x Abu Dhabi, UAETuesday 23 January 2018

Bruno was out for the count

The Frenchman had long cut the figure of a man who had given up on UAE football, like many before him.

Bruno Metsu gestures during the UAE's game against Syria in April. He has quit his role as national team coach.
Bruno Metsu gestures during the UAE's game against Syria in April. He has quit his role as national team coach.

The coach is dead, long live the coach - always provided someone will accept the job of course. Bruno Metsu has gone and in the fast-moving, unreal, unrelenting and slightly queasy domain of running the UAE's national side, probably soon to be forgotten. This was a wretched way for the furry Frenchman to depart, but his decision to resign is hardly one which would have sent tremors reverberating around the world's news wires yesterday.

Somebody else will be along soon enough to see out the remainder of the World Cup qualifying games, but the loss of the single-minded Metsu, 54, is worth mourning. This is a man who cajoled the UAE into beating Oman in the final of the Gulf Cup last year, prompting some locals to rejoice openly on the streets. Yet the people will not cry over his departure. It had been pored over on these pages after the 2-1 home losses to North Korea and Saudi Arabia two weeks ago, that Metsu, like his team for much of those galling, job-costing defeats, cut a sickened figure.

On a hairy day yesterday, Metsu, a man who is a cross-breed of the singers Carlos Vives and Michael Bolton, finally awoke to the realisation that he could no longer serenade this honest, but limited squad of triers. While clearly being a spent force, he has apparently found enough reserves to buy out the remainder of a contract with the UAE FA that is due to expire in 2010. It has been suggested that the Qatar national team will provide the backdrop to his next venture.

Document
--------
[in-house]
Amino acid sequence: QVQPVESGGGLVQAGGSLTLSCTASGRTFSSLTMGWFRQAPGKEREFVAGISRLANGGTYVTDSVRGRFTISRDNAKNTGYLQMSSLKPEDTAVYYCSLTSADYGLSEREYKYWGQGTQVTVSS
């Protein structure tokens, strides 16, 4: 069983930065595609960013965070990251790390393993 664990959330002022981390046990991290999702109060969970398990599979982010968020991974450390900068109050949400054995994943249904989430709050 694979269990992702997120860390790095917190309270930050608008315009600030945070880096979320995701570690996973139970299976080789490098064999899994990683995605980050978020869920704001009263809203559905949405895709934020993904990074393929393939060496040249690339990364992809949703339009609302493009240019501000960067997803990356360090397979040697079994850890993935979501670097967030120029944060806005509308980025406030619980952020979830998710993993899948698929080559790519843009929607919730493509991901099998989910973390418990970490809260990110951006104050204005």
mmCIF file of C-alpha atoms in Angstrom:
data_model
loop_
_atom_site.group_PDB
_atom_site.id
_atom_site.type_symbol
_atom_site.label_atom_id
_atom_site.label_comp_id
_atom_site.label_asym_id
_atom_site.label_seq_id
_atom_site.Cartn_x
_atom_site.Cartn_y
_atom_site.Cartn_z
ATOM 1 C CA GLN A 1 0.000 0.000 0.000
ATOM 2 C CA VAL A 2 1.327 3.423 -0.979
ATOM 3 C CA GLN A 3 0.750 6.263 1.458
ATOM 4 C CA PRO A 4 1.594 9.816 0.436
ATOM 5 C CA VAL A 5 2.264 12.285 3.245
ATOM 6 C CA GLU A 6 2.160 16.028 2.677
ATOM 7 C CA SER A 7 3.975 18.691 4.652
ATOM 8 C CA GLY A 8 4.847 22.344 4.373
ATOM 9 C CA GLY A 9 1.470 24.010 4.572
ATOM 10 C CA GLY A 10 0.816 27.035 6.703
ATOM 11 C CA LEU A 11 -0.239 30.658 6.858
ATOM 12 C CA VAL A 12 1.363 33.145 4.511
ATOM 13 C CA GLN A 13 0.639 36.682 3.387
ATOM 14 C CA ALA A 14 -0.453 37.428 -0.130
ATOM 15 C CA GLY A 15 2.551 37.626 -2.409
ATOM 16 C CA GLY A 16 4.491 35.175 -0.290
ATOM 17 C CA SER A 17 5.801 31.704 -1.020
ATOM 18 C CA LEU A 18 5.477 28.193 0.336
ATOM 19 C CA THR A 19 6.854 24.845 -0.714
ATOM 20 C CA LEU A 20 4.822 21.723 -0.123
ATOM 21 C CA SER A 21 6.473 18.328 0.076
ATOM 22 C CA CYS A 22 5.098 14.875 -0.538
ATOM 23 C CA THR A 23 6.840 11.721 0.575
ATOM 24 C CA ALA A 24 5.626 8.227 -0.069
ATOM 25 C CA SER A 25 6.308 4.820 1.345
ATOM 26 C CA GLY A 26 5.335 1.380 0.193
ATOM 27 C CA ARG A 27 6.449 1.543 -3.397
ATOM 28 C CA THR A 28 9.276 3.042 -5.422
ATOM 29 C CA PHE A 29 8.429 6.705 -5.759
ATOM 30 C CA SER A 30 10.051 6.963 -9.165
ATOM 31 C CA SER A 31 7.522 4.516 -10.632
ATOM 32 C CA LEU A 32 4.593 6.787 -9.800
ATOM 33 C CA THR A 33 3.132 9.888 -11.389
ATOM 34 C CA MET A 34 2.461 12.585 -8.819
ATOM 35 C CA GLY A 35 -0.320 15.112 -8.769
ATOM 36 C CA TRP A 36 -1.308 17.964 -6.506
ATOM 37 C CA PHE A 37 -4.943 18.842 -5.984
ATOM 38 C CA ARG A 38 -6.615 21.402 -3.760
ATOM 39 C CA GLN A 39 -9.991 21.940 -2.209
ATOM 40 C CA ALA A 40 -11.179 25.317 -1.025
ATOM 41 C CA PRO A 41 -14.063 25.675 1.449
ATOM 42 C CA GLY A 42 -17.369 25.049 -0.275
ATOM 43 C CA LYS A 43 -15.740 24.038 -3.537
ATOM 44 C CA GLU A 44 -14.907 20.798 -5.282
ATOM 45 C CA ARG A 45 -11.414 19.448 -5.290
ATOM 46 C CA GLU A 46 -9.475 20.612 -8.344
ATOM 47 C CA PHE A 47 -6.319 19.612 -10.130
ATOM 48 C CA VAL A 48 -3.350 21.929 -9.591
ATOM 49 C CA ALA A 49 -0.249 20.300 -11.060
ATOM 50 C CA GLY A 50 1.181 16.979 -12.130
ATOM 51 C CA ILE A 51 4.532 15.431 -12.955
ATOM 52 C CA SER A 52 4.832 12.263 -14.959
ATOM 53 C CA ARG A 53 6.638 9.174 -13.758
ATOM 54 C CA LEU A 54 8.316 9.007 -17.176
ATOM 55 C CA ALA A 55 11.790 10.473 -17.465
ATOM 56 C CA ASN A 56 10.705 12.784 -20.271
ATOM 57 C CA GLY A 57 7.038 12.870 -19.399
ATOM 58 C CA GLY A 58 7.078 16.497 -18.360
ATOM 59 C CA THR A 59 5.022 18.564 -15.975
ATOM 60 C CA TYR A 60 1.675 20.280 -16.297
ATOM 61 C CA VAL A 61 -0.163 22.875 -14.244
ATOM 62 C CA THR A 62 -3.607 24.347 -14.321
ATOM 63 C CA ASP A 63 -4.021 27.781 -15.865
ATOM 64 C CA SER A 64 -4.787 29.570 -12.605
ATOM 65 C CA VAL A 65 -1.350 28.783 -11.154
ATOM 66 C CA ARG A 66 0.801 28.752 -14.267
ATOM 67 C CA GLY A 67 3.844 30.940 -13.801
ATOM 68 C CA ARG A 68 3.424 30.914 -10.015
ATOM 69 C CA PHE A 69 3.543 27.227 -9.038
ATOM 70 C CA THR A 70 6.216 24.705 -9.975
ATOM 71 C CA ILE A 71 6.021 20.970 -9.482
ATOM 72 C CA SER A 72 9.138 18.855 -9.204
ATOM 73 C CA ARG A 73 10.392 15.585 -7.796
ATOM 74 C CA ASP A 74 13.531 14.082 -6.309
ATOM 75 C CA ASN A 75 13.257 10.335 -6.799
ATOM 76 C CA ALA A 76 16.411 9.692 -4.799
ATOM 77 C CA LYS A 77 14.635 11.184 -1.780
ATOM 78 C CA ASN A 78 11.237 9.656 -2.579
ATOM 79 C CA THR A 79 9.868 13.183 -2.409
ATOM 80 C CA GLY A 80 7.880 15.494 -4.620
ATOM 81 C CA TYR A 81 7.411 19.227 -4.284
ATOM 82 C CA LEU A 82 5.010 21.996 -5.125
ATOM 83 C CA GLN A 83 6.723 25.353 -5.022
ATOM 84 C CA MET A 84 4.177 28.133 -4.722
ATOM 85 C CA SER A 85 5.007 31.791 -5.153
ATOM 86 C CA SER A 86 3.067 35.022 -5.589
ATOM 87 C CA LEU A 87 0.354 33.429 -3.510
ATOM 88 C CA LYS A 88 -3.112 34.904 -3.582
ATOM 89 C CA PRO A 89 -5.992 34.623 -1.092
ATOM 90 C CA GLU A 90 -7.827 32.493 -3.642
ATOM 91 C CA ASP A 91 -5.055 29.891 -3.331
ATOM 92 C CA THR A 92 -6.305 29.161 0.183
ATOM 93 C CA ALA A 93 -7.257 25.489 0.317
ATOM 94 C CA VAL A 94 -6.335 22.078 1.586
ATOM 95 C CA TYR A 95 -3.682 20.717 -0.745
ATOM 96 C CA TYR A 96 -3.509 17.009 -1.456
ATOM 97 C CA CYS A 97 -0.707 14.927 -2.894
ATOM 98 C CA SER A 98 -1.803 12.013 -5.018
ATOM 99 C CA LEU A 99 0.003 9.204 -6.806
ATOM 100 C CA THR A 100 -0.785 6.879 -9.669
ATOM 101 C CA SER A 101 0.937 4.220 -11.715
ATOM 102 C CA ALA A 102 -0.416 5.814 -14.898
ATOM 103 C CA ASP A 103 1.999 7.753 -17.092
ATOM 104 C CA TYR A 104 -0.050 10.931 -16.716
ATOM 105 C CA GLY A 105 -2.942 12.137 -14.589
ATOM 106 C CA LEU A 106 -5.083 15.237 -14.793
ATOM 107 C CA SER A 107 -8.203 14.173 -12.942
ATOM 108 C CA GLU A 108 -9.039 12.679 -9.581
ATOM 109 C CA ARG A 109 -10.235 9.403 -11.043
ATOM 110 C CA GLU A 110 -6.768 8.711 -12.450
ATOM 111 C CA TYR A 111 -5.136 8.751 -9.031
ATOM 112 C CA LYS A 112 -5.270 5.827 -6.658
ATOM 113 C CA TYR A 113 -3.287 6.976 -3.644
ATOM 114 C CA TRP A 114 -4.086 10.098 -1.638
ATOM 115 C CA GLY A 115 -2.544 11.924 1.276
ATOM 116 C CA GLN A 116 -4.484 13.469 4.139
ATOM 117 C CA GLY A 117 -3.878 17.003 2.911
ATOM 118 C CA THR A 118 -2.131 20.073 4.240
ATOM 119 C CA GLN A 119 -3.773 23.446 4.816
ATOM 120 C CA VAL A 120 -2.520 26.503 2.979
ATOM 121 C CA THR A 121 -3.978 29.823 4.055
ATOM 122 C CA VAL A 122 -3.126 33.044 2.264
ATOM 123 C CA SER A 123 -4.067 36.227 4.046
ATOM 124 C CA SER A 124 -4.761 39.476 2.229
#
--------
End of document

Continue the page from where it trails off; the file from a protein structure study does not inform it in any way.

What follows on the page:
He seems to be content to escape from the claustrophobia of being based in the Emirates having realised their notional value is not very high. When a manager emerges from defeat to publicly deride his players for lacking identity, one can quickly deduce that he is not content with his calling in life. Metsu walked out after two years, but his comments in the aftermath of the loss to Saudi suggested it has been at the forefront of his mind for some time.

"The national team has no identity, the players are not physically strong and do not have the culture of maintaining their advantage or returning to the game after conceding a goal or two," he said. "They loseconcentration, and do not know how to adjust quickly." It is often said major European clubs are only one or two defeats away from a crisis. In the UAE, one or two defeats could see a coach dismissed.

Metsu chose to walk away from his role but the reaction of the fans against North Korea and Saudi Arabia was damning. Water bottles and a watch pouring on to the pitch was comical, but it probably did not soothe his mindset. A fraction of the Emirati population showing up for such a poignant game also bordered on anational disgrace for what is held up as the national sport. It should be pointed out that with such indifference, the UAE do not deserve to reach a World Cup finals, or have a coach as mindful as Metsu.

The list of managers who have occupied Metsu's former position is stunning. Don Revie left England for the post in 1977, while Carlos Alberto Parreira, Mario Zagallo, Carlos Queiroz, Roy Hodgson and Dick Advocaat have also occupied it. Most have come for money, but they still came. Unfortunately, they do not hang around for long. Metsu is the latest in a growing list of evacuees. The new manager will be the 29th coach to run the UAE team since 1972. That means the average lifespan for Metsu's abandoned position is only 15 months.

The lack of clarity in the role is not assisted by the farcical level of expectation. The thought process of fans in the region may have something to do with the ever-changing landscape. The authorities do not help the national players by refusing them access to try to improve overseas. While national players are restricted to the new Pro league in the UAE, they will toil to improve their stock as the 109th side in the Fifa world rankings.

Metsu is the coach who helped Senegal outlive France in the 2002 World Cup finals, but was suffocated by a lack of ability from his UAE players. Senegal reached the quarter-finals before losing to Turkey, and Metsu picked up the Asian Champions Al Ain in 2003. But on days like yesterday, the mission of a football coach seems pointless. @Email:dkane@thenational.ae